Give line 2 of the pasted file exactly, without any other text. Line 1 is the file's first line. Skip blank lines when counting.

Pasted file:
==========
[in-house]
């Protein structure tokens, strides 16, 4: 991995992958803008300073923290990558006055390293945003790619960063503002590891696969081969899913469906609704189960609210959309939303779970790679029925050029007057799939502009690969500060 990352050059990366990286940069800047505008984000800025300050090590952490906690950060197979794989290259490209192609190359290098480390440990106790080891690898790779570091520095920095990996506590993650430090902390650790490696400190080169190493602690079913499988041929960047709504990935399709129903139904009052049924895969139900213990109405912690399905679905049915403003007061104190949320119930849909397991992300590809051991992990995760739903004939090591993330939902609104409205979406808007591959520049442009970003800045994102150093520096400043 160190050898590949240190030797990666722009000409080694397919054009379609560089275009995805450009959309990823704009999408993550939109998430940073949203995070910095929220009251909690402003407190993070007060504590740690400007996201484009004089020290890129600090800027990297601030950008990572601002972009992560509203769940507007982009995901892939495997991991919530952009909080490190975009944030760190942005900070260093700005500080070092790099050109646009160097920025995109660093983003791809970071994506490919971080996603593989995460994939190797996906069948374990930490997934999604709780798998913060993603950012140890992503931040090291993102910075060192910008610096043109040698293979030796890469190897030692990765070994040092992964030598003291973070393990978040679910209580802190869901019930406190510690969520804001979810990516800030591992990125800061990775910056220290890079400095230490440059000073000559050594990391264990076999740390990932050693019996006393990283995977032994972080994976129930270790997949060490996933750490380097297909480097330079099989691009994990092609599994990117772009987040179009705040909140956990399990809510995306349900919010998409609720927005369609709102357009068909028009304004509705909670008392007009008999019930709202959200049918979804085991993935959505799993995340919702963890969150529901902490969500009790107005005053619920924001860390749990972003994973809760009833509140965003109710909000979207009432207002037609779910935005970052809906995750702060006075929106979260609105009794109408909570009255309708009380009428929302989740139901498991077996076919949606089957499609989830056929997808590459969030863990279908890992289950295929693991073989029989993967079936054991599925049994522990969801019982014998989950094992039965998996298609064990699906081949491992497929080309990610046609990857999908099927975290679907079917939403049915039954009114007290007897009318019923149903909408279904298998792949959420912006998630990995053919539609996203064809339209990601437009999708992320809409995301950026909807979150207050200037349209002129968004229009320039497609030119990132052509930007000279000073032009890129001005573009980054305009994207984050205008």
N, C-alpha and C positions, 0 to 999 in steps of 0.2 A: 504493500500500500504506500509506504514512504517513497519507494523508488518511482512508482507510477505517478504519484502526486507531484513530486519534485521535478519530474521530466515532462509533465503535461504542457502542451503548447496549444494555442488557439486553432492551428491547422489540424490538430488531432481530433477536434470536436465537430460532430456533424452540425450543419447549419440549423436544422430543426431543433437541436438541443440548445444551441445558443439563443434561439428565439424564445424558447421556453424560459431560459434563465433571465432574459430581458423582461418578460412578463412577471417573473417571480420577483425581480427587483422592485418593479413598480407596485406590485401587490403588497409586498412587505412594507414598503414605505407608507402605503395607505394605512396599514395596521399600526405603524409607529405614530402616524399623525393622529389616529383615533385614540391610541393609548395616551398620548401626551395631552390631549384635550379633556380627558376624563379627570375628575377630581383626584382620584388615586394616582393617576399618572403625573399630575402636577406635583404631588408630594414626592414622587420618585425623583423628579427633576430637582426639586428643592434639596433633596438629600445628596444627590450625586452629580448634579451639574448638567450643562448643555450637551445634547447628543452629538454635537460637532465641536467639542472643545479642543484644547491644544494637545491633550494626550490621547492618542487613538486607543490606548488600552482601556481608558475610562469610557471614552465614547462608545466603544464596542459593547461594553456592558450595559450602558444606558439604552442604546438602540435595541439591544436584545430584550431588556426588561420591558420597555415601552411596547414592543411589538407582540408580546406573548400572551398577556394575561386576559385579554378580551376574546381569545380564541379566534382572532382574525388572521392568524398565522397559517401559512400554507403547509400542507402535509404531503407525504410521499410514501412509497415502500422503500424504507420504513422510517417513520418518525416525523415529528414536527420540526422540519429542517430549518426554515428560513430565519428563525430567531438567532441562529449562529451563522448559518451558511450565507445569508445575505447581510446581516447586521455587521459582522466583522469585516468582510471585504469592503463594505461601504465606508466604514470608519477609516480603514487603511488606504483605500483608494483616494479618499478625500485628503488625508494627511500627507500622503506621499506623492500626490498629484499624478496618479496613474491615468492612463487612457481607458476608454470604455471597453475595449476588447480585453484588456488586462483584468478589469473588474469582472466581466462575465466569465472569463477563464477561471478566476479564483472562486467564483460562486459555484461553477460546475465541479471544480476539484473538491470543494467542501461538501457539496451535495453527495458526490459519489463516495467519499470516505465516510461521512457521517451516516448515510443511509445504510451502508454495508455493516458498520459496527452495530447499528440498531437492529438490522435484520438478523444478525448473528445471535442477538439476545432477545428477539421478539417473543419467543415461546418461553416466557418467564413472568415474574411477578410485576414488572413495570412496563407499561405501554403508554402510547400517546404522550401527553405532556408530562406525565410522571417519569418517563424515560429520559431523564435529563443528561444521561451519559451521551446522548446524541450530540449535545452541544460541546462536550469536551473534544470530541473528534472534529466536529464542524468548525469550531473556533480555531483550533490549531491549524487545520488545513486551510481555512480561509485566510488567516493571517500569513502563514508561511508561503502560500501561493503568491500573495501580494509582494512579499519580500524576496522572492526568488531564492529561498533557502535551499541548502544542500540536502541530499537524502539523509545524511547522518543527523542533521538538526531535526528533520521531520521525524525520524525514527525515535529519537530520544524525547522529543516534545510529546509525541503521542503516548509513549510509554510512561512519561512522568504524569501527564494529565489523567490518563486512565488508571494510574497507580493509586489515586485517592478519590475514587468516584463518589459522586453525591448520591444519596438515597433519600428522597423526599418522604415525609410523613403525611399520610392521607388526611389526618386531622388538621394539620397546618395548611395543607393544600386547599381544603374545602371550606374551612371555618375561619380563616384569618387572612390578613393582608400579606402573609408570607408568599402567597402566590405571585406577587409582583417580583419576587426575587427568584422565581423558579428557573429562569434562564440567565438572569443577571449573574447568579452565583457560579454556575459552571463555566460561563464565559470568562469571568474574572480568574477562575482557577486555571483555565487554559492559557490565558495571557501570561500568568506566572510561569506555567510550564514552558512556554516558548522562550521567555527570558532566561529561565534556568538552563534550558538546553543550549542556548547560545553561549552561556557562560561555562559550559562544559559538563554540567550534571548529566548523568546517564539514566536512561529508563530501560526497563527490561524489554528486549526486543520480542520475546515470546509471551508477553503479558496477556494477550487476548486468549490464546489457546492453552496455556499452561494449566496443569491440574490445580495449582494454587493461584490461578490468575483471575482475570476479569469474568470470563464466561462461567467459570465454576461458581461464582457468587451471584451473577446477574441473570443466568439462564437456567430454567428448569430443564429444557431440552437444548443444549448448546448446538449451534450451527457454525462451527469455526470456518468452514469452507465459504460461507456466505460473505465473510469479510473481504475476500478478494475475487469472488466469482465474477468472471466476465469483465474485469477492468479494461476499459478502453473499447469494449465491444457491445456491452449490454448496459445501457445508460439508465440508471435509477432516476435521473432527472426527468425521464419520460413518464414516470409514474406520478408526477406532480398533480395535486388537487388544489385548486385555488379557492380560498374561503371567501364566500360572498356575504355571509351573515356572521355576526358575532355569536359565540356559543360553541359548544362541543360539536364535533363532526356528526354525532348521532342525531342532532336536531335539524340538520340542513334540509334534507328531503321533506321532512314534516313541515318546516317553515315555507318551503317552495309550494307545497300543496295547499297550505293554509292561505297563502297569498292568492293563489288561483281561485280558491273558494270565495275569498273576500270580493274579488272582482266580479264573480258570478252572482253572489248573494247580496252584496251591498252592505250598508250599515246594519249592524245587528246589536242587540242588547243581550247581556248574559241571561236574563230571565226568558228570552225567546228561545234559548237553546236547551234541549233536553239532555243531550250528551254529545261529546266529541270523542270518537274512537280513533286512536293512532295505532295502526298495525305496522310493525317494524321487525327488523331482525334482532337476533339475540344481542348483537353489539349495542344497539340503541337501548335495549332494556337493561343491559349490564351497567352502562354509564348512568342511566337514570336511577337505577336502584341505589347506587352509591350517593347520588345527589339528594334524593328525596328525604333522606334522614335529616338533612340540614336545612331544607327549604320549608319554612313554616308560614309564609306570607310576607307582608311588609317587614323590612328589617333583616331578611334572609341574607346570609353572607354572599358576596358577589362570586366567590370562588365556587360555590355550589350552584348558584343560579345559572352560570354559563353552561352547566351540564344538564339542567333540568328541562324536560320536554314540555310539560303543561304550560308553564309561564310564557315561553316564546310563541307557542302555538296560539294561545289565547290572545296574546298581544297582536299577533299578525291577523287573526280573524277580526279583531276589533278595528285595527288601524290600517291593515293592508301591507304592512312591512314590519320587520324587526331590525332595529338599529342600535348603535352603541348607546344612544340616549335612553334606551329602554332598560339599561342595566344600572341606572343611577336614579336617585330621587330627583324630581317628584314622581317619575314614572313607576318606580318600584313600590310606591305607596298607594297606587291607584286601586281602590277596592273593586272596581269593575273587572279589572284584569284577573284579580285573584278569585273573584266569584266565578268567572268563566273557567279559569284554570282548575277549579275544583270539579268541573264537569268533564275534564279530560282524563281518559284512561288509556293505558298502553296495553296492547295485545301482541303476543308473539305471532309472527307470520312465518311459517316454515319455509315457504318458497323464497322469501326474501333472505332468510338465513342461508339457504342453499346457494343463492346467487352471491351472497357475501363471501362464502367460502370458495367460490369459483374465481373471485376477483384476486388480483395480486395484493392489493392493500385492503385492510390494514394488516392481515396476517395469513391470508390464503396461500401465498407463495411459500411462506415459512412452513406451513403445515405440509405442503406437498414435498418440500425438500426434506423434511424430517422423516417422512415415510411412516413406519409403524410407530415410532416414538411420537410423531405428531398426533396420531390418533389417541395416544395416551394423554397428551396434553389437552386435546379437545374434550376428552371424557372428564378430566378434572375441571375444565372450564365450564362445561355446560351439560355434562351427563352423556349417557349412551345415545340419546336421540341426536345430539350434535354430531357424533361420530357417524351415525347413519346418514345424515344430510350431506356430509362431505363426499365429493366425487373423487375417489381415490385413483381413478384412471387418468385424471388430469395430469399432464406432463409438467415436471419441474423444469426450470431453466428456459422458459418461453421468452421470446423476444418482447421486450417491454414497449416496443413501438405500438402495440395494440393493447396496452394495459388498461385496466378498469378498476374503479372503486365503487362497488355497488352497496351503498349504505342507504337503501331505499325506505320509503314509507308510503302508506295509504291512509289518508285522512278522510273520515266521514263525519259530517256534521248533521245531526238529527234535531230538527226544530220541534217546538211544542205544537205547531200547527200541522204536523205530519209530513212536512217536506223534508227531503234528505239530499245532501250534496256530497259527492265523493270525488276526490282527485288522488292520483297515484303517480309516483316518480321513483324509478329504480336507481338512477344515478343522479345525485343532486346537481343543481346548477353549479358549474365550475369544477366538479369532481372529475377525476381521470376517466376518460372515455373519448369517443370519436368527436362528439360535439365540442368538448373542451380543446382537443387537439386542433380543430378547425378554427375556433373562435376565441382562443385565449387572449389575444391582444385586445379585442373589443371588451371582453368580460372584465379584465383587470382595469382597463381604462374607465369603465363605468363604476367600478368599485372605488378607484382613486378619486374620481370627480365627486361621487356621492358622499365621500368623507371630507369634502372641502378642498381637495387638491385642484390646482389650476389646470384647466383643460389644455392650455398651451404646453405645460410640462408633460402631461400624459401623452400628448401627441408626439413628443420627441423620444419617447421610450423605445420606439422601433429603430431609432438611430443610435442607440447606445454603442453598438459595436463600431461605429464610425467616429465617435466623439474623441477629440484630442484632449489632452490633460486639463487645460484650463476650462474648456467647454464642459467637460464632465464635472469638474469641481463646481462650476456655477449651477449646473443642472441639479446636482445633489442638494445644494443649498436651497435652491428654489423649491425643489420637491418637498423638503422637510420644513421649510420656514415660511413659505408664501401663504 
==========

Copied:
């Protein structure tokens, strides 16, 4: 991995992958803008300073923290990558006055390293945003790619960063503002590891696969081969899913469906609704189960609210959309939303779970790679029925050029007057799939502009690969500060 990352050059990366990286940069800047505008984000800025300050090590952490906690950060197979794989290259490209192609190359290098480390440990106790080891690898790779570091520095920095990996506590993650430090902390650790490696400190080169190493602690079913499988041929960047709504990935399709129903139904009052049924895969139900213990109405912690399905679905049915403003007061104190949320119930849909397991992300590809051991992990995760739903004939090591993330939902609104409205979406808007591959520049442009970003800045994102150093520096400043 160190050898590949240190030797990666722009000409080694397919054009379609560089275009995805450009959309990823704009999408993550939109998430940073949203995070910095929220009251909690402003407190993070007060504590740690400007996201484009004089020290890129600090800027990297601030950008990572601002972009992560509203769940507007982009995901892939495997991991919530952009909080490190975009944030760190942005900070260093700005500080070092790099050109646009160097920025995109660093983003791809970071994506490919971080996603593989995460994939190797996906069948374990930490997934999604709780798998913060993603950012140890992503931040090291993102910075060192910008610096043109040698293979030796890469190897030692990765070994040092992964030598003291973070393990978040679910209580802190869901019930406190510690969520804001979810990516800030591992990125800061990775910056220290890079400095230490440059000073000559050594990391264990076999740390990932050693019996006393990283995977032994972080994976129930270790997949060490996933750490380097297909480097330079099989691009994990092609599994990117772009987040179009705040909140956990399990809510995306349900919010998409609720927005369609709102357009068909028009304004509705909670008392007009008999019930709202959200049918979804085991993935959505799993995340919702963890969150529901902490969500009790107005005053619920924001860390749990972003994973809760009833509140965003109710909000979207009432207002037609779910935005970052809906995750702060006075929106979260609105009794109408909570009255309708009380009428929302989740139901498991077996076919949606089957499609989830056929997808590459969030863990279908890992289950295929693991073989029989993967079936054991599925049994522990969801019982014998989950094992039965998996298609064990699906081949491992497929080309990610046609990857999908099927975290679907079917939403049915039954009114007290007897009318019923149903909408279904298998792949959420912006998630990995053919539609996203064809339209990601437009999708992320809409995301950026909807979150207050200037349209002129968004229009320039497609030119990132052509930007000279000073032009890129001005573009980054305009994207984050205008």